The JLM agenda was packed. The first two days of the meeting involved only the Executive Board and the Training Committee. The rest of the cadre arrived in time for dinner on Wednesday evening and participated in meetings on Thursday and Friday. In the SAFSA board meeting on Thursday we reviewed the sessions and workshops that SAFSA will sponsor during the fall conference, and finalised the plan for the SAFSA Opening Session. We discussed the budget and brainstormed ways to meet the needs of the SAFSA affiliated members. The other PS Boards dealt with similar topics and issues during their meetings that same day. On Friday everyone participated in plenary sessions in which topics of interest to the whole organisation were discussed. A lively and highly participatory conversation took place regarding some fundamental structural changes to the organisation that are being considered by the Executive Board. Especially busy at the JLM were the members of the Conference Program Committee. Chaired by EAIE President, Bjørn Einar Aas, the Committee met no less than three times during this four-day event to finalise decisions, which had been initiated by the various Professional Sections regarding the content and organisation of the annual conference. Given that last year’s conference in Antwerp attracted almost 3000 participants, coordinating this event has become increasingly challenging and important.

Madrid is a bustling metropolis that will surely provide a stunning backdrop for this year’s conference

6 EAIE F O R U M

All work and no play? No way! At this point you might be thinking, “Wow, is the JLM just a lot of hard work?” The answer? Of course not! After all, we are fun loving EAIE members! Those of us who arrived on Wednesday were treated to three wonderful dinners, where we had the opportunity to get to know one another and to taste many typical Spanish delicacies, like paella and tapas. In addition to good food we were treated to a fabulous Flamenco show at a famous Tablao in central Madrid. Having never experienced Flamenco before, I learned that Flamenco is not just entertainment… it is an art! A positive take In the final analysis, my first JLM was both interesting and rewarding. I met wonderful, dedicated people who willingly give their time and energy to make the EAIE the dynamic, professional organisation that it is. It was truly a pleasure to be in on the action. ▲▼ Barbara Boldt teaches at the Swiss Federal Institute of Technology in Lausanne, Switzerland. She is a member of the EAIE’s SAFSA board, www.eaie.org/SAFSA


jlm

EAIE President Bjørn Einar Aas shares his views with Forum readers about a matter which lies close to his heart and is at the core of the Association’s membership during this time of transition and change. After recent years of tremendous growth we are now the second largest international education association in the world. With nearly 1900 members and a record number of participants at our annual conference, the Association has become a more complex organisation than it was 20 years ago when first launched. Today the Association’s activities and sphere of influence extend far and wide through our large annual conference, our extensive professional development activities, our nine Professional Sections and five Special Interest Groups, not to mention the invaluable work of our numerous Committees. Looking ahead To meet the challenges facing us, the EAIE’s General Meeting adopted a strategic plan last year in Antwerp. We call this document ‘Blueprint for the future’. The plan commits us to create a new governance structure which will carry out our current activities more effectively. The hope is that this will enable us to deal with the needs of our members in a more proactive and efficient manner.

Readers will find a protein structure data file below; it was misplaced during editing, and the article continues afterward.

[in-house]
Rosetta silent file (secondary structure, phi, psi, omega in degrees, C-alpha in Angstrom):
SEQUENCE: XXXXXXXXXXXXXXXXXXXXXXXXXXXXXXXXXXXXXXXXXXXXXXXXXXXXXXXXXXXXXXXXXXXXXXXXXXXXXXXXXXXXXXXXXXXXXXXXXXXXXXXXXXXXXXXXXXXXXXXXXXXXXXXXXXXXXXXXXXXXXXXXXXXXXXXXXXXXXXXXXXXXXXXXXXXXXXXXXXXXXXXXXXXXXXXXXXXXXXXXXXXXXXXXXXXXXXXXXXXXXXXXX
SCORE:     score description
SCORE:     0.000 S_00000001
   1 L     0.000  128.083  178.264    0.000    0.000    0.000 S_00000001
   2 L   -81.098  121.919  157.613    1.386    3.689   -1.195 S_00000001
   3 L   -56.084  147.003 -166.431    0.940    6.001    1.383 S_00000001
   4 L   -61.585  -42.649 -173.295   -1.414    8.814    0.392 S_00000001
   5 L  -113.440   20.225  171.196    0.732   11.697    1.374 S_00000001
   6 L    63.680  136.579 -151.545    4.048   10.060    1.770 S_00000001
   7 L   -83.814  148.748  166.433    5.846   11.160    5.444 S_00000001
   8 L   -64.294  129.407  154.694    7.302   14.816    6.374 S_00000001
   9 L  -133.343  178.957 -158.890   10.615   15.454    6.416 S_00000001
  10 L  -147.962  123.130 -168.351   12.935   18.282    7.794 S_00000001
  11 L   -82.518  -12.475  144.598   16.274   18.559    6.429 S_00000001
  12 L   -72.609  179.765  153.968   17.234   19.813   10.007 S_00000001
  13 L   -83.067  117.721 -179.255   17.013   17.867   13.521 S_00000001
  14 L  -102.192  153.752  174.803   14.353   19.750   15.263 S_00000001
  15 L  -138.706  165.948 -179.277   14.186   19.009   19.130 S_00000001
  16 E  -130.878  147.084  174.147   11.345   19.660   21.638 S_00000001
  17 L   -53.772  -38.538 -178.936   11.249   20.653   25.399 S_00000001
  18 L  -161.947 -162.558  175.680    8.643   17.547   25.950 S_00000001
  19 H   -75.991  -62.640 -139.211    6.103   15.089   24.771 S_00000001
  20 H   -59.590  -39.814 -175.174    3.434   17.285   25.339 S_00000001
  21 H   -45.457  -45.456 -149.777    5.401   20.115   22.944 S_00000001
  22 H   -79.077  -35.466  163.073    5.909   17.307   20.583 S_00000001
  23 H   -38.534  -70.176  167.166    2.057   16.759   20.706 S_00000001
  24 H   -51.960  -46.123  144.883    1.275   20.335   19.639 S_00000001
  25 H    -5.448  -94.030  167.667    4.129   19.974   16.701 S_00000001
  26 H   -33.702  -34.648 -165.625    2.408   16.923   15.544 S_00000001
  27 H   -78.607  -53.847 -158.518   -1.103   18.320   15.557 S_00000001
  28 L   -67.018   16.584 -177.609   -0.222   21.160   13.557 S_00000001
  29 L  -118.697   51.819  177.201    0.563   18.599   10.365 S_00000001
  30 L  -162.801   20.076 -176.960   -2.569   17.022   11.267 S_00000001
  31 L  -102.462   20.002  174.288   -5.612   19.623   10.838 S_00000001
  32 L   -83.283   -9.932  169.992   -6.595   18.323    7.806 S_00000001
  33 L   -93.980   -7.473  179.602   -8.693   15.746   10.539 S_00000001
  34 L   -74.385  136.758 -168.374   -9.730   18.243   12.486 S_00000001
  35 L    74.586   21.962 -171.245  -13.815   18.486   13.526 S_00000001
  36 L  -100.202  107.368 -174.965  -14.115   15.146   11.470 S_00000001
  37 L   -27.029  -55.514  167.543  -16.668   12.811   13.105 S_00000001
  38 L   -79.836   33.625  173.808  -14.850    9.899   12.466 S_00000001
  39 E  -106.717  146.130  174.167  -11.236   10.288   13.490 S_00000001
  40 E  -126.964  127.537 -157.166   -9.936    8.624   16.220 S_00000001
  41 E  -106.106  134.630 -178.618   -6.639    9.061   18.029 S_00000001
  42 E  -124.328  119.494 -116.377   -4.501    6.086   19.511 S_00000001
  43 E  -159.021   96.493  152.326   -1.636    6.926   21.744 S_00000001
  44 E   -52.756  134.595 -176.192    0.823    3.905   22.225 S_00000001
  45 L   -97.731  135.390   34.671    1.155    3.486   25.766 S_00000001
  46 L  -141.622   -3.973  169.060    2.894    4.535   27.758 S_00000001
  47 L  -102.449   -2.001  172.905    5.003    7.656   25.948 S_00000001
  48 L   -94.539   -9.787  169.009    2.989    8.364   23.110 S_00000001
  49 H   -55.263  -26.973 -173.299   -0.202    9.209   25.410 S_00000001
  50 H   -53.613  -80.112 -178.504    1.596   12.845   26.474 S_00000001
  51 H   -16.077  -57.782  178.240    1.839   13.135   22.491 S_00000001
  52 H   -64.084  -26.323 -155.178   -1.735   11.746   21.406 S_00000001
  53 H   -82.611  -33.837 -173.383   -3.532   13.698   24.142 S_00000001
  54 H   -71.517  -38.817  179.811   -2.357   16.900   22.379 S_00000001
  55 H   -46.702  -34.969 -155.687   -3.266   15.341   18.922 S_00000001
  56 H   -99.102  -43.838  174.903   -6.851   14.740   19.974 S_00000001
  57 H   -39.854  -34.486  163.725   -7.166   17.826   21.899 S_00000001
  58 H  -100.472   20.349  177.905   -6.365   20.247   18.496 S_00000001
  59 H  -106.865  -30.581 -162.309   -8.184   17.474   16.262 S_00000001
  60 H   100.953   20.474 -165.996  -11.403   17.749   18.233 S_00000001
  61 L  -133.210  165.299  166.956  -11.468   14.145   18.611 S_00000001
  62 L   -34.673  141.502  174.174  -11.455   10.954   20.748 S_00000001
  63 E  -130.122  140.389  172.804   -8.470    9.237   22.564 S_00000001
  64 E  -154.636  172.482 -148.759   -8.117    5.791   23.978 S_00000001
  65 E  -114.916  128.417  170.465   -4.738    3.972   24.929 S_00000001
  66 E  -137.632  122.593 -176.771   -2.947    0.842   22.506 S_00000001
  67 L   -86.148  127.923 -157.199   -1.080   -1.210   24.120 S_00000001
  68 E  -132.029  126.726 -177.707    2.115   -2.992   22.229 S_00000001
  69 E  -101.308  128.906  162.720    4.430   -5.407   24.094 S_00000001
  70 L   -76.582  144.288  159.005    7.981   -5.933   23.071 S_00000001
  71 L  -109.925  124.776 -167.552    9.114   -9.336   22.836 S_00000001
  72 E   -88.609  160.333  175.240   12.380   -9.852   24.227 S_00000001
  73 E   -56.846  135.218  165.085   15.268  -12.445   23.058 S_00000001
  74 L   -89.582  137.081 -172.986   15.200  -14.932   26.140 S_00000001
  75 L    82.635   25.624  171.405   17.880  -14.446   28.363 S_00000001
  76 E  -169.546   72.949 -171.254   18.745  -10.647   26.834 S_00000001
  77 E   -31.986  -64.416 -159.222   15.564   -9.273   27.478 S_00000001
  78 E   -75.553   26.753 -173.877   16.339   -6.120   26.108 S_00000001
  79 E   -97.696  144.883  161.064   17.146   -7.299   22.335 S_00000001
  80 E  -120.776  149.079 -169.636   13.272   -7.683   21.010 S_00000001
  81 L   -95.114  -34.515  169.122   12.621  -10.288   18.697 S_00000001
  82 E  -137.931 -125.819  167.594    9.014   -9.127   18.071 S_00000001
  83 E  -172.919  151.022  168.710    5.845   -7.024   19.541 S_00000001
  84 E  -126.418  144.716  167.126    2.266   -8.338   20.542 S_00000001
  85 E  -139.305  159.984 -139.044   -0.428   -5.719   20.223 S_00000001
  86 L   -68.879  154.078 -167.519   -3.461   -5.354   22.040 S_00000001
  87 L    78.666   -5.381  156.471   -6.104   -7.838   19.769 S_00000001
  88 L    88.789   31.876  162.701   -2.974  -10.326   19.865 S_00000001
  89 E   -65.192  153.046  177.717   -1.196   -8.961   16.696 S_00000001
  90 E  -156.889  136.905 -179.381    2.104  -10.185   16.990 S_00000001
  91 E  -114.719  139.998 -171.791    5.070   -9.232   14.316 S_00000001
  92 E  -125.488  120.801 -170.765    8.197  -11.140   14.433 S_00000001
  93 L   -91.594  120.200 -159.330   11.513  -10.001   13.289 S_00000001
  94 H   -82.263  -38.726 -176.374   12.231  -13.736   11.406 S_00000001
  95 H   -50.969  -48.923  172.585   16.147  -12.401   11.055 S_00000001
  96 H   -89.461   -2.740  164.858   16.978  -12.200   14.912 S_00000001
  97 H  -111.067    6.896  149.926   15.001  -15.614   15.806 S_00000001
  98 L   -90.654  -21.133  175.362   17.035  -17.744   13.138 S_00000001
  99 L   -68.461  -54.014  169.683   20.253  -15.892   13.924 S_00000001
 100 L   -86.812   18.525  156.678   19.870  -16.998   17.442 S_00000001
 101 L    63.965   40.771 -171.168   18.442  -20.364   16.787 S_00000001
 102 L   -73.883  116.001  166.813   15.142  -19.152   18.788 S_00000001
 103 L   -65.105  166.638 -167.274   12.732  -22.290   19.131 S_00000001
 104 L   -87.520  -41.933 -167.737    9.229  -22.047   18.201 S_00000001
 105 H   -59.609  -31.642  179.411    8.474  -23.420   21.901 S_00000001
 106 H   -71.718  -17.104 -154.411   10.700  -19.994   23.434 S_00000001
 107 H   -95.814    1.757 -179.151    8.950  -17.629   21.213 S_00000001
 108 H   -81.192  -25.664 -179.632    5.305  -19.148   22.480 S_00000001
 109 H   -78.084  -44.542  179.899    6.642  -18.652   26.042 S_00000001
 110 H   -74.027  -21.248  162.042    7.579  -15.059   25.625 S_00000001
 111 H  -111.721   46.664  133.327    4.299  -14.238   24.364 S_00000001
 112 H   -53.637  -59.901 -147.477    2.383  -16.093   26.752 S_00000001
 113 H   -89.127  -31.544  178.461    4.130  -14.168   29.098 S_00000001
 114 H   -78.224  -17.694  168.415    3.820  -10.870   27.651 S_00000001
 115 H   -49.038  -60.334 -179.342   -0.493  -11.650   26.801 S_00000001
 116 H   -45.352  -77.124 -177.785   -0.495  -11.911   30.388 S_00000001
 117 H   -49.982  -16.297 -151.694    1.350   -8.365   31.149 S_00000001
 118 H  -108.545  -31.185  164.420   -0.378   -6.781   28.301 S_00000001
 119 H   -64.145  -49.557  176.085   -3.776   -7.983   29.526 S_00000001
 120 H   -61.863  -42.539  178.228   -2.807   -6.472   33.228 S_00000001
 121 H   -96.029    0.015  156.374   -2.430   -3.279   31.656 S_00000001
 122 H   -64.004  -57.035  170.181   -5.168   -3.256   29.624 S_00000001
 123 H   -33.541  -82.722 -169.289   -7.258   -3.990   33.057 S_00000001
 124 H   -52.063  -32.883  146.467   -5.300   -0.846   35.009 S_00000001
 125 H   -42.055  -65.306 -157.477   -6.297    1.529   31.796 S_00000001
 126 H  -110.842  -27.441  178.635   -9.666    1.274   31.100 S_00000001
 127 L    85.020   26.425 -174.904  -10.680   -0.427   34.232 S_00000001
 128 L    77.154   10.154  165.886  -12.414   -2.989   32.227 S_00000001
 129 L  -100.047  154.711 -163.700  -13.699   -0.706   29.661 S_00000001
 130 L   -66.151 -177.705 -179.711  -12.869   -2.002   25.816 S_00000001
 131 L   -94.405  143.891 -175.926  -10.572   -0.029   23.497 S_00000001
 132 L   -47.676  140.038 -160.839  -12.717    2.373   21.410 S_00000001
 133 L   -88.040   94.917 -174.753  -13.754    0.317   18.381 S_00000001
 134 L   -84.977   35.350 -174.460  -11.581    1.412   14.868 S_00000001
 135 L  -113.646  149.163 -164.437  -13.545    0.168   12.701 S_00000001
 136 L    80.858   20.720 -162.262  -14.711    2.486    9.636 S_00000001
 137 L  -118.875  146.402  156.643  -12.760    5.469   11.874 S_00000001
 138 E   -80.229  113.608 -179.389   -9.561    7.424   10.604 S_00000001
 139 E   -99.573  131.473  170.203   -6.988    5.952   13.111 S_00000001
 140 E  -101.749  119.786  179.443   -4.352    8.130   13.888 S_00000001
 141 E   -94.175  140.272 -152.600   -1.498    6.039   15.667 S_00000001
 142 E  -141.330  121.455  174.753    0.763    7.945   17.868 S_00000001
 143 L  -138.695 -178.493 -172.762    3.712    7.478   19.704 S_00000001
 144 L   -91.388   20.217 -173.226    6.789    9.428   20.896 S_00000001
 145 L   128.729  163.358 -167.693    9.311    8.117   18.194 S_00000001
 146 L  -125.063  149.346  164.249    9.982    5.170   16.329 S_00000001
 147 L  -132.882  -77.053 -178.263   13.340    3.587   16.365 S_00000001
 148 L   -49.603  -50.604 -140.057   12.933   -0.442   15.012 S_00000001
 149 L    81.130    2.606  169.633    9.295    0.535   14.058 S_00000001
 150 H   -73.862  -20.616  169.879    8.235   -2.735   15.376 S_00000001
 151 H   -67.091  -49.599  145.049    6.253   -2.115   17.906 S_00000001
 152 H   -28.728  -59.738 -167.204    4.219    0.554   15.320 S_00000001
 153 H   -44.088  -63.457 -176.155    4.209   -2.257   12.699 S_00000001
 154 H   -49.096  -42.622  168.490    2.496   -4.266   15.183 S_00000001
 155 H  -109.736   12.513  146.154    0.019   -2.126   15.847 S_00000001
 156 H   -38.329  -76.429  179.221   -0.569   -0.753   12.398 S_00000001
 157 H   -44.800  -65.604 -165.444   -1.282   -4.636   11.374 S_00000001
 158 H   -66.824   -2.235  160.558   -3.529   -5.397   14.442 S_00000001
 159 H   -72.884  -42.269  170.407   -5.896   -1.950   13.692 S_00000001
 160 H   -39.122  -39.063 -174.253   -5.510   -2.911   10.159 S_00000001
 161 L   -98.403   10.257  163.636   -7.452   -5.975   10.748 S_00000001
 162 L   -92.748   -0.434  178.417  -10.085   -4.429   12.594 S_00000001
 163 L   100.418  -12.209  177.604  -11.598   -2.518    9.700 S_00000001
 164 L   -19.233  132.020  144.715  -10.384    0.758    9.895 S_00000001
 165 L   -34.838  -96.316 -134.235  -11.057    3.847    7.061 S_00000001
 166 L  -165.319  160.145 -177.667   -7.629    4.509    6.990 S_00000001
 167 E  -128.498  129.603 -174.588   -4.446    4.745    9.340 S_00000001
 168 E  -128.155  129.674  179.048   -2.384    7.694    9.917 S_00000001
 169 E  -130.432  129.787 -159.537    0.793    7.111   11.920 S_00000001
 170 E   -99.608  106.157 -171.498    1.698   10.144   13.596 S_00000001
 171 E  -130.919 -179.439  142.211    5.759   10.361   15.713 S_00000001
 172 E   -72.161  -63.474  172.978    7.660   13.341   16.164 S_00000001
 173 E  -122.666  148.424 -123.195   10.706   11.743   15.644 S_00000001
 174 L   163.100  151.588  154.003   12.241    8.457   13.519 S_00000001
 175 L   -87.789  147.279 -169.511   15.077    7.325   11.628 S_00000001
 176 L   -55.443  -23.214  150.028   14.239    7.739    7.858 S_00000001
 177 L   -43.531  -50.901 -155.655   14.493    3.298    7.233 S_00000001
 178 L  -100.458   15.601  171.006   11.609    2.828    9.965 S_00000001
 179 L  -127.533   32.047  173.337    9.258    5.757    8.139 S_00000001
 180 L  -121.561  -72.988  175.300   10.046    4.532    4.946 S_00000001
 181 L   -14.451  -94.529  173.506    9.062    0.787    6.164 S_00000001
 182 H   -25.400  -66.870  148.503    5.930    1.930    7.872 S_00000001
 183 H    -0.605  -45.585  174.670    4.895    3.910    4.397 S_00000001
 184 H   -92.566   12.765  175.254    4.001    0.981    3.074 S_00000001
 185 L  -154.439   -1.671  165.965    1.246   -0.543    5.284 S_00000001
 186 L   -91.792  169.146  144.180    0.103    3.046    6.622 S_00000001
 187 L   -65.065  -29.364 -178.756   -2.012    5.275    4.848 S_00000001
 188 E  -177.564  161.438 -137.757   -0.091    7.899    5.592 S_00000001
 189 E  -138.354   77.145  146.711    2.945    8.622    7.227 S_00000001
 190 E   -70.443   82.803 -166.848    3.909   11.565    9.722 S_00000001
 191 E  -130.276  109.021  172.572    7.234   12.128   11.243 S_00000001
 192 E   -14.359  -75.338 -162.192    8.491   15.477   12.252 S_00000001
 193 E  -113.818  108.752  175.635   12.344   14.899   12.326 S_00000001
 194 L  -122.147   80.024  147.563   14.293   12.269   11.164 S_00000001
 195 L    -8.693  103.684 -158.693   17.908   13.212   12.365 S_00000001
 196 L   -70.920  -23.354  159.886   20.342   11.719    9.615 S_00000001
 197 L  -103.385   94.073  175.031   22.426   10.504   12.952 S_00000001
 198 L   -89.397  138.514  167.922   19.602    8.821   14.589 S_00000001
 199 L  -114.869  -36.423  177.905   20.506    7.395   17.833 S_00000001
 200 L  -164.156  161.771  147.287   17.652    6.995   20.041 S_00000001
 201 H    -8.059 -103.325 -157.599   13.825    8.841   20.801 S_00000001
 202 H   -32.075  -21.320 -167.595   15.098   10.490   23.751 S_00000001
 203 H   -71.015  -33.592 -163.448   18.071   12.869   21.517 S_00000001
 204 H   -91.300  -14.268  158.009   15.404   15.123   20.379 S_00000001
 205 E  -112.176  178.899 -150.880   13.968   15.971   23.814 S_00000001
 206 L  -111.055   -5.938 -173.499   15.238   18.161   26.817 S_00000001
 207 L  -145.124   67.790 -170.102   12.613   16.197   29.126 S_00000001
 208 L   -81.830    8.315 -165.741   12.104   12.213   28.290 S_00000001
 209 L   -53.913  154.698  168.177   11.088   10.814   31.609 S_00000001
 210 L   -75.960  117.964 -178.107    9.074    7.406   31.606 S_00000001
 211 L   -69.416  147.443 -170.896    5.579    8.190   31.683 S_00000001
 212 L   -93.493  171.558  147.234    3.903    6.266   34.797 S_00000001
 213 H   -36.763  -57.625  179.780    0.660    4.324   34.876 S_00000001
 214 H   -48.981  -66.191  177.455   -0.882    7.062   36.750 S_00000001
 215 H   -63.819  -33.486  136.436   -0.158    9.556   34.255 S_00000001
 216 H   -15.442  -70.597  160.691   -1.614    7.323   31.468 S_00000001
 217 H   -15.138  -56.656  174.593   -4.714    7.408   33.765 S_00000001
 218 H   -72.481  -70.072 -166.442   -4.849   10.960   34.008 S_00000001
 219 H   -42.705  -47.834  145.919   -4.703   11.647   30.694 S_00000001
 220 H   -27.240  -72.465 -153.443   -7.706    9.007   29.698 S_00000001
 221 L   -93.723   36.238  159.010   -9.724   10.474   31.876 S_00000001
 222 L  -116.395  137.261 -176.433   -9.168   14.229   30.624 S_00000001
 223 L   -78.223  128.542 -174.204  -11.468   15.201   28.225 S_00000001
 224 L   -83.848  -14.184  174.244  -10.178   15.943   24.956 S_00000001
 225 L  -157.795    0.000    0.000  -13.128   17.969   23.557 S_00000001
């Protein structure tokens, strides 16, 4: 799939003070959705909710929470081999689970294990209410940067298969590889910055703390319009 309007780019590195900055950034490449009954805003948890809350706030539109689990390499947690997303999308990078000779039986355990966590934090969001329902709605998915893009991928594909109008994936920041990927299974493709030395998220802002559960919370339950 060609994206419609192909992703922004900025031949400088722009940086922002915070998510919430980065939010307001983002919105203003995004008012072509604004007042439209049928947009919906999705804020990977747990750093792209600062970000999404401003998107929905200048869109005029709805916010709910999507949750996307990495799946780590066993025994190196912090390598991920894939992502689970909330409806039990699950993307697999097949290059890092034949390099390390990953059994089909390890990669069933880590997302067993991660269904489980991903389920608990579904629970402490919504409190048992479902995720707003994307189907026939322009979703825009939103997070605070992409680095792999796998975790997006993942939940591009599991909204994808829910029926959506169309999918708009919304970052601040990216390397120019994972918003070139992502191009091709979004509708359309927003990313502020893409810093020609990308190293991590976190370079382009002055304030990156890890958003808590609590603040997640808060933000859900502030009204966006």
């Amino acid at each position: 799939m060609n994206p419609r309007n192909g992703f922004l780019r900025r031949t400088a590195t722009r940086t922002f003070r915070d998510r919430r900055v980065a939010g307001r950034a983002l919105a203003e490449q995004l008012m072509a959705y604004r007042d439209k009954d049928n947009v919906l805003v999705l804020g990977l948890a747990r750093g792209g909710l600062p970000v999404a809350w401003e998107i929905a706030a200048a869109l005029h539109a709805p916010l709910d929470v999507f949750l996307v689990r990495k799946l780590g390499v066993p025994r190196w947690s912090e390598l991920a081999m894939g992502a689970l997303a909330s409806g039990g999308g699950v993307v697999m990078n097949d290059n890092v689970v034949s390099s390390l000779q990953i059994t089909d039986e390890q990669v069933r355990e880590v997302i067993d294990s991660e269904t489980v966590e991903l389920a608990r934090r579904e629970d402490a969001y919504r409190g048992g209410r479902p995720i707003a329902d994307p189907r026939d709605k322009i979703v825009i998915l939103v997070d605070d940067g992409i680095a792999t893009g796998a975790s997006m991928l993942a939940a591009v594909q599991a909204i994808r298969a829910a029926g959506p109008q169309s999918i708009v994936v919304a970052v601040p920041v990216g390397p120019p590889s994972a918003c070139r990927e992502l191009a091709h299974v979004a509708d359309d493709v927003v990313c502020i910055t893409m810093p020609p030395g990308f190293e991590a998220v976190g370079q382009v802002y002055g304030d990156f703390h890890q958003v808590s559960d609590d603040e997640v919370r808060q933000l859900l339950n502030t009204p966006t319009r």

Good governance In the process towards this new governance structure we need to observe the principle of good governance. This essentially means that we must try to create a transparent structure, with a clear separation of roles and responsibilities between governing bodies, the Secretariat and the membership. Most importantly, we need more than ever to continue to be an Association that serves its members. The Professional Sections are absolutely central to this, and should thus remain the backbone of the Association’s governing structure. An important process We have started a process that will lead to a proposal for new statutes and by-laws to be submitted to the General Meeting during the EAIE Annual Conference in Madrid in September. During the recent Joint Leadership Meeting in Madrid, a number of proposals were put forward. These are available to all our members under the MyEAIE section of our website (www.eaie.org). There, you will also find a short video about this process, which I urge you all to watch.

The Executive Board will meet again in June to consider the ideas which have been put forward and decide which of the options it feels will best reflect the member’s needs and aspirations. An invitation to get involved To make sure the new structure accurately reflects the development and needs of the Association, I would like to invite all our members to take part in this important process. Please take the time to read the documents on our website about this. Do not hesitate to use the channels which have been provided – expressly for this purpose – to put forward new ideas, proposals and comments by the end of April.

Today the EAIE’s activities and sphere of influence extend far and wide I look forward to hearing from you, the members, and together being a part of this exciting process. ▲▼